Now you begin to observe yourself to see when you have reactions around honesty and dishonesty. You observe yourself to see instances of honesty. You look to see if there are any instances of dishonesty. You are looking at yourself in RELATIONSHIP to honesty/dishonesty, that is what makes this observation reflexive.
Perhaps you will discover that you spend more of your time thinking about honesty than you realized. Perhaps you will realize there are times when you feel drawn away from speaking your truth. Perhaps you will realize you actually don’t think about it much at all.
You are not meant to judge your findings. Judgement involves forming a conclusion, and growth is about staying open. If you begin to judge what you observe, you will start changing your behavior to avoid feeling bad about your self. To the best of your ability, you want to be an accepting self-observer.
Another way to engage in self-reflexivity in this mode, is to compare and contrast. Take a person whom you love, but tends to think very differently than you. As you observer yourself in different situations, ask yourself what your friend would think or do. Spend some time thinking about your preferences about your way of doing and reacting versus theirs. Are any of your ways old habits? Do you have strong feelings around reacting in particular ways.
This mode of self-reflexivity is an INVESTIGATION. Its meant to help you see something new, you may not have seen if you didn’t take the time to observe things in this way.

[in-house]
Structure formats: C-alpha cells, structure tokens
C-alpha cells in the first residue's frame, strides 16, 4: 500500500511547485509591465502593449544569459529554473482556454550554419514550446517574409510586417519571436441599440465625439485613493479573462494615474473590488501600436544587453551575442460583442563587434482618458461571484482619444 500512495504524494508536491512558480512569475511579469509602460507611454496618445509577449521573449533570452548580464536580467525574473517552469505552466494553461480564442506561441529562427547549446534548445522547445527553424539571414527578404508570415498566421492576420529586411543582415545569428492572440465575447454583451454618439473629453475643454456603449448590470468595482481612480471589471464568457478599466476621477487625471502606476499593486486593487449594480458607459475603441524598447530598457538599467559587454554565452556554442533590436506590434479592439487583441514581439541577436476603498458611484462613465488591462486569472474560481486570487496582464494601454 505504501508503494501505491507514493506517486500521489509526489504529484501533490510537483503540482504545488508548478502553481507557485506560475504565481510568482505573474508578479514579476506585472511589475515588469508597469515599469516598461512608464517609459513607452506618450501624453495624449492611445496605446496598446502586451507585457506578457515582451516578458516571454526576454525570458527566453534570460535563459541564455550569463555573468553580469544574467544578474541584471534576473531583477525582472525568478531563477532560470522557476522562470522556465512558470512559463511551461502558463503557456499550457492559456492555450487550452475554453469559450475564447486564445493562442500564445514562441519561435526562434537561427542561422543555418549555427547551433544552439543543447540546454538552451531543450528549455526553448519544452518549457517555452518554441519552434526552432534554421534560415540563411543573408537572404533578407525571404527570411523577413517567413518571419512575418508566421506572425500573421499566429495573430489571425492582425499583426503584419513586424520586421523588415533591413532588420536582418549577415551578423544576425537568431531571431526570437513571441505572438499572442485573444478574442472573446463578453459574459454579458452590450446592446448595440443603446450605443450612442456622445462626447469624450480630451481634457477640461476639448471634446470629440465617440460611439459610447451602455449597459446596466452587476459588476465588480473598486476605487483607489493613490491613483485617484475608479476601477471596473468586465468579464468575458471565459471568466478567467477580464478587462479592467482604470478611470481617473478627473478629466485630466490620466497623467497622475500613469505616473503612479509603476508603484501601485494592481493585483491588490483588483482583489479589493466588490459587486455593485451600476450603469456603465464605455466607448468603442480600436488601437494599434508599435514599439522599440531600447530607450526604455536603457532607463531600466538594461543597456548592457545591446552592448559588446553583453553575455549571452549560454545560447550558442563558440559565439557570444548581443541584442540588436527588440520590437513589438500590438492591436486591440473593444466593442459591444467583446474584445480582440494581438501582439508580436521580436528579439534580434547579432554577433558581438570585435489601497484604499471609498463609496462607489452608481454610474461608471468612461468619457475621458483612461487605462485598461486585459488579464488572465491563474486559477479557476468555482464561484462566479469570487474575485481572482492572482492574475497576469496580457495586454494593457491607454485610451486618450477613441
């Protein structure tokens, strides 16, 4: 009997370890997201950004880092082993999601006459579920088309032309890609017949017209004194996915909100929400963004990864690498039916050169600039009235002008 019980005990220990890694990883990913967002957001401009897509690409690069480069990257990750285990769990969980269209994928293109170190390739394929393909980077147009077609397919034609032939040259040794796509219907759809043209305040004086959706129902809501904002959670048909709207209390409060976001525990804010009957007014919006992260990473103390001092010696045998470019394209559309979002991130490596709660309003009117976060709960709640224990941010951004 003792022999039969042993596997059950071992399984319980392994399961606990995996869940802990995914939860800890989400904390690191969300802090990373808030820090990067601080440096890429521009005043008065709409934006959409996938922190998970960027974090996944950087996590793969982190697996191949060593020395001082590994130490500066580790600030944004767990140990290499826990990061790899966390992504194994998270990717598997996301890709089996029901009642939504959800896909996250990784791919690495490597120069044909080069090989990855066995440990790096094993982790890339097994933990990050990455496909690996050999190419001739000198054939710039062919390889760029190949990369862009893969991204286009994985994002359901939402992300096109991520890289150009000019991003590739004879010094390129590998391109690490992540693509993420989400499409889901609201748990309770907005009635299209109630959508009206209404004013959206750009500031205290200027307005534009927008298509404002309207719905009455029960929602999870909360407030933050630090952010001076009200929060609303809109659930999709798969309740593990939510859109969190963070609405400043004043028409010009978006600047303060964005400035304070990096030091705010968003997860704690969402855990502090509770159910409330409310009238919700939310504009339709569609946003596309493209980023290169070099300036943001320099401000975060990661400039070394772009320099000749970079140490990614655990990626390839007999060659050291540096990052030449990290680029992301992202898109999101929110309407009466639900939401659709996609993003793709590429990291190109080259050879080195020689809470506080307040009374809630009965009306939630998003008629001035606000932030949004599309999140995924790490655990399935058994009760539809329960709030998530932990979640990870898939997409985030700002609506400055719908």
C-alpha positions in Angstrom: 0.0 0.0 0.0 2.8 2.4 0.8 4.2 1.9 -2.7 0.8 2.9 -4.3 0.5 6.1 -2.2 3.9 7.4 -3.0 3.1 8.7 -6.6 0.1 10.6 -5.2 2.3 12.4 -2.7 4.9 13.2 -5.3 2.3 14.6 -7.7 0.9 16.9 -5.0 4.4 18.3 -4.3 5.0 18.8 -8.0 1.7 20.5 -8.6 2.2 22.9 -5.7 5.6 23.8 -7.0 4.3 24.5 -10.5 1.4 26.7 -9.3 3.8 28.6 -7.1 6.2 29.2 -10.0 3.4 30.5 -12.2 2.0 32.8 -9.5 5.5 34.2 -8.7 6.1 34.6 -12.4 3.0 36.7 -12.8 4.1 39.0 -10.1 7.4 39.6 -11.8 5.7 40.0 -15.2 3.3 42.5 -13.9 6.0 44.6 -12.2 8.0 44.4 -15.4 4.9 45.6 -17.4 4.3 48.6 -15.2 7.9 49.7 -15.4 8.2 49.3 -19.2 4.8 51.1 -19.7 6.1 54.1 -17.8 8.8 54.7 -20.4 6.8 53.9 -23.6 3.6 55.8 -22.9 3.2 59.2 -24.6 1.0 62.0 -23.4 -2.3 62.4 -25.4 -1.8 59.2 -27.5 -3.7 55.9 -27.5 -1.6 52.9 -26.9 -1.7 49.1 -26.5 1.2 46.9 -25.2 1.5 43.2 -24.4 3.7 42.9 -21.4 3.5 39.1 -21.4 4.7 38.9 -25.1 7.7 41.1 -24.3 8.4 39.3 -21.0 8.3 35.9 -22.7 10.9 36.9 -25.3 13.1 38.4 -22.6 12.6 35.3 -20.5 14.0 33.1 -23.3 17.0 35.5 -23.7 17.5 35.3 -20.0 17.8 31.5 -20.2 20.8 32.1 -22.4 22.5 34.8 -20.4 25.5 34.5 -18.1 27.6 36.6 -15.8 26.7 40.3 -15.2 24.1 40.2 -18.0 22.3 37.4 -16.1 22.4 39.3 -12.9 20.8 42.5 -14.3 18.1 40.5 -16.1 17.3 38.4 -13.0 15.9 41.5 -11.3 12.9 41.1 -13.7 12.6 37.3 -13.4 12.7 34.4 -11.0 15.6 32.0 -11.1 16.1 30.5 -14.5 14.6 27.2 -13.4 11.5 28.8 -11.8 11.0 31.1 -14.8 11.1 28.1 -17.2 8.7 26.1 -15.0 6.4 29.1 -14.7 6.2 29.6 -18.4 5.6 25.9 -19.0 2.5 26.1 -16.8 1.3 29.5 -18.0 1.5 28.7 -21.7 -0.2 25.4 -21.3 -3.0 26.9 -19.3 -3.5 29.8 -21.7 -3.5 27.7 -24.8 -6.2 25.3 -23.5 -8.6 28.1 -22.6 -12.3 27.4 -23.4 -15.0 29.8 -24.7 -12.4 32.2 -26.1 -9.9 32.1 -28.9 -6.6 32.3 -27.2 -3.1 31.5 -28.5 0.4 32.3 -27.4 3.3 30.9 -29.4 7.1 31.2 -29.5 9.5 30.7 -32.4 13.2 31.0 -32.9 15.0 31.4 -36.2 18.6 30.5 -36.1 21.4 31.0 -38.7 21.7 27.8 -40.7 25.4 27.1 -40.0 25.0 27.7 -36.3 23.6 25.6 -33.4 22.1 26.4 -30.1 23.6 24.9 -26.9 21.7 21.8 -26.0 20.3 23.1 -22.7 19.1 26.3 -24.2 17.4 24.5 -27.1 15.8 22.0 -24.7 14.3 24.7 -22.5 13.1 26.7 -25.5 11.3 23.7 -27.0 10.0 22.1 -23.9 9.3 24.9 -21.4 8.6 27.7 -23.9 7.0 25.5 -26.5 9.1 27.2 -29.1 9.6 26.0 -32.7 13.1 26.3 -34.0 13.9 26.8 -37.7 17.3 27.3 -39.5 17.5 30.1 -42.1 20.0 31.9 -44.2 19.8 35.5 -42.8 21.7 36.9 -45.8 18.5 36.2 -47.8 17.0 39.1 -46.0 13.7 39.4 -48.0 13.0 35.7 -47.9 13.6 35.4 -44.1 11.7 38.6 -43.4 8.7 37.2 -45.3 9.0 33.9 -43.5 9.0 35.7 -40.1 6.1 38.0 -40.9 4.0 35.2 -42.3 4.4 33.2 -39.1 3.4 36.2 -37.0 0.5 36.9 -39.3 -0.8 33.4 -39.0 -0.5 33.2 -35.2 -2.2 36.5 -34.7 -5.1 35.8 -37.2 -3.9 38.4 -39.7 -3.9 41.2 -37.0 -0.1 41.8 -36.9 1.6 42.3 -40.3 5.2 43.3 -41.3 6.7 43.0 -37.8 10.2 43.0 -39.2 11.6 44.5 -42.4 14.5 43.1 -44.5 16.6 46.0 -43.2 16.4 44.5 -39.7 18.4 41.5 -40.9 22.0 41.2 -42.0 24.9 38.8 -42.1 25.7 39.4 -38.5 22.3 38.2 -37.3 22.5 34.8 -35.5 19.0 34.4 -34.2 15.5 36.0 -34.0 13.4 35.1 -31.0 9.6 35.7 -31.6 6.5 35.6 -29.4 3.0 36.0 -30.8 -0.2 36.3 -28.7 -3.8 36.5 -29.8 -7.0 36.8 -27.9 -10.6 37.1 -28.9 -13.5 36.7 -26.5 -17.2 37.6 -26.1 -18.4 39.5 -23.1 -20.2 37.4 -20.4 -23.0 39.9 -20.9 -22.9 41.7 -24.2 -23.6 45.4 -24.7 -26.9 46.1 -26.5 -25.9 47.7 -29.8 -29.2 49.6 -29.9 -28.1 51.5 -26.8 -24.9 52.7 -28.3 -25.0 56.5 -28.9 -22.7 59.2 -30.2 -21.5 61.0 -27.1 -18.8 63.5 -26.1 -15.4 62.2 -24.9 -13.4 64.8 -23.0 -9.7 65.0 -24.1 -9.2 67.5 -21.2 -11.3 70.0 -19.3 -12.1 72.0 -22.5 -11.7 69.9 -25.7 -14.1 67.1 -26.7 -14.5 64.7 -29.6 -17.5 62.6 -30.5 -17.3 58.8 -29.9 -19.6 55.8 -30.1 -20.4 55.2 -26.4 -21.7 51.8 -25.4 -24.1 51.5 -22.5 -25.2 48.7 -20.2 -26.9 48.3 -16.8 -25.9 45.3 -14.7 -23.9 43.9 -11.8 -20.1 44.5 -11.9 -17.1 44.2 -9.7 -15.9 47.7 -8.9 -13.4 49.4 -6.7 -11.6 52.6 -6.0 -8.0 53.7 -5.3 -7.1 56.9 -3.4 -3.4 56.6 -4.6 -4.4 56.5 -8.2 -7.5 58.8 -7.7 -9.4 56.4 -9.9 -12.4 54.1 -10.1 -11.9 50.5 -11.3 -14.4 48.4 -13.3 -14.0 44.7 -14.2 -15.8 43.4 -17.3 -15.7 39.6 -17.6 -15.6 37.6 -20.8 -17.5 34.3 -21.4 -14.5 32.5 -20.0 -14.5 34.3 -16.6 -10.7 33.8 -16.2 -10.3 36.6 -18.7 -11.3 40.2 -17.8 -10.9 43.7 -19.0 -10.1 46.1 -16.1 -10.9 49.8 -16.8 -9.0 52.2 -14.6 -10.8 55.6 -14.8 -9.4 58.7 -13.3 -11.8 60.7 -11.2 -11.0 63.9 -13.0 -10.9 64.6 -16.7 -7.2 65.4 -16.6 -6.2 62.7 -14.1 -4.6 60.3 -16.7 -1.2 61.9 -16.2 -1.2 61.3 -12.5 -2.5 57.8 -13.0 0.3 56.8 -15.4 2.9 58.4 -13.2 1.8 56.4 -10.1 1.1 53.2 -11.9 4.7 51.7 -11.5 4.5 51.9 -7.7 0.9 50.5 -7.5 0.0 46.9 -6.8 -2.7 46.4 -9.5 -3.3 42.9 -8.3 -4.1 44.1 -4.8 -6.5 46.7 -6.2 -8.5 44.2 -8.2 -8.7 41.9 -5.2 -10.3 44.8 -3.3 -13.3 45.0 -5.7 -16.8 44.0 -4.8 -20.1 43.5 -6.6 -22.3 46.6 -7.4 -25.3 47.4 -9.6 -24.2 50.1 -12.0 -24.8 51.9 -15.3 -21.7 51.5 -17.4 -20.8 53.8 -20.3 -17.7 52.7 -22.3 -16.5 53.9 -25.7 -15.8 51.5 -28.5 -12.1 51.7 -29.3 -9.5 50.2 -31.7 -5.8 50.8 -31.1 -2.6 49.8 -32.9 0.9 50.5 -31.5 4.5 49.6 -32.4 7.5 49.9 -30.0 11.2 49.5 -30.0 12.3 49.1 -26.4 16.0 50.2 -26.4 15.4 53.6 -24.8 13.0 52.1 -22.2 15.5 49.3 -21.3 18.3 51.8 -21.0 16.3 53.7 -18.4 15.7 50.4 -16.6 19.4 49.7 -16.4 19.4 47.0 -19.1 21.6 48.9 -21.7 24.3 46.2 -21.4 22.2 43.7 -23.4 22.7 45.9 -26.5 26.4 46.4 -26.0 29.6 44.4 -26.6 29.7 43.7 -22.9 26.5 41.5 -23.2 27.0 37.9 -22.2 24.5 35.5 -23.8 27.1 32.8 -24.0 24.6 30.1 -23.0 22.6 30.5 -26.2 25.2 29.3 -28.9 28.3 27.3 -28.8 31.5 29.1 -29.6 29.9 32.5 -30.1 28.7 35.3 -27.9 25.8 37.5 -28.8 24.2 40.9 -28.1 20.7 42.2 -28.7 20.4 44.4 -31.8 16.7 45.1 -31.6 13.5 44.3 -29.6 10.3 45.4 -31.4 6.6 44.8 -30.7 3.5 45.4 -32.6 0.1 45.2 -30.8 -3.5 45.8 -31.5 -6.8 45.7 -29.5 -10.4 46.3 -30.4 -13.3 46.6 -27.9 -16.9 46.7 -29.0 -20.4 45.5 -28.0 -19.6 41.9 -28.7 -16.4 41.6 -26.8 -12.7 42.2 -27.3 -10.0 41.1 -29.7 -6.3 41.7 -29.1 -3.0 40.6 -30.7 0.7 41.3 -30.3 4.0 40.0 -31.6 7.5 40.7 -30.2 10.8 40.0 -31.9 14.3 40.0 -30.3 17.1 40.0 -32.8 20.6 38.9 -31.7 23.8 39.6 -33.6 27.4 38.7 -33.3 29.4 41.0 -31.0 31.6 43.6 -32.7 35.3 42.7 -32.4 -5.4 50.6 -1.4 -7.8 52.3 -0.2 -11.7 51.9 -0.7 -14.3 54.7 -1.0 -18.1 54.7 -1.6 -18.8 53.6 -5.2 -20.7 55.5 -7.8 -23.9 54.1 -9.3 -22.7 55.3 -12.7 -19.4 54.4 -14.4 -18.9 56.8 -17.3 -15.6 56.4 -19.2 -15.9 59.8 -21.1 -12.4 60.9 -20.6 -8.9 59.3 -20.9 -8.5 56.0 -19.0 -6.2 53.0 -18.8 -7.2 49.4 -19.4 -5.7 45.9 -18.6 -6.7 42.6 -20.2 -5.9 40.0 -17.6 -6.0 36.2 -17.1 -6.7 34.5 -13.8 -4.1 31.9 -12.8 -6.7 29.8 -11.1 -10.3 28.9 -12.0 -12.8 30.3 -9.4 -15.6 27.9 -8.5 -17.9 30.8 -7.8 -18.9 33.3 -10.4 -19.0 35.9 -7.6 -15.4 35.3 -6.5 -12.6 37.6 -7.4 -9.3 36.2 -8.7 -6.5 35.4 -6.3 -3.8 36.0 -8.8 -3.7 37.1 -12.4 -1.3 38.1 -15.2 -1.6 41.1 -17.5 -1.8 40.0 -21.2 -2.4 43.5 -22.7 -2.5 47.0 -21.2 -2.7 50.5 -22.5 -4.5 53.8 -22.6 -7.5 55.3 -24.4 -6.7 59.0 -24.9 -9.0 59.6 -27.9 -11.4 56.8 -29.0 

Self-Reflexivity Thru Action
The pure observation mode of reflexivity involves watching yourself while your going about your daily life, while you are in action. To clarify, this second mode of self-reflexivity is about actively changing things to see what happens.
You normally do things one way, try to do them the opposite. Try to do something you don’t usually do. Change things up.
We live in a results driven society, therefore, we usually change the way we do things in order to achieve particular results. What makes this self-reflexivity, is that your changing your action in order to gain new insight. You focus on your reaction to the changes, not the results from those changes. If you begin to steer towards a particular outcome, you may steer yourself away from learning something new. Focusing your attention on outcomes, means that your focus is not one of an un-involved observer.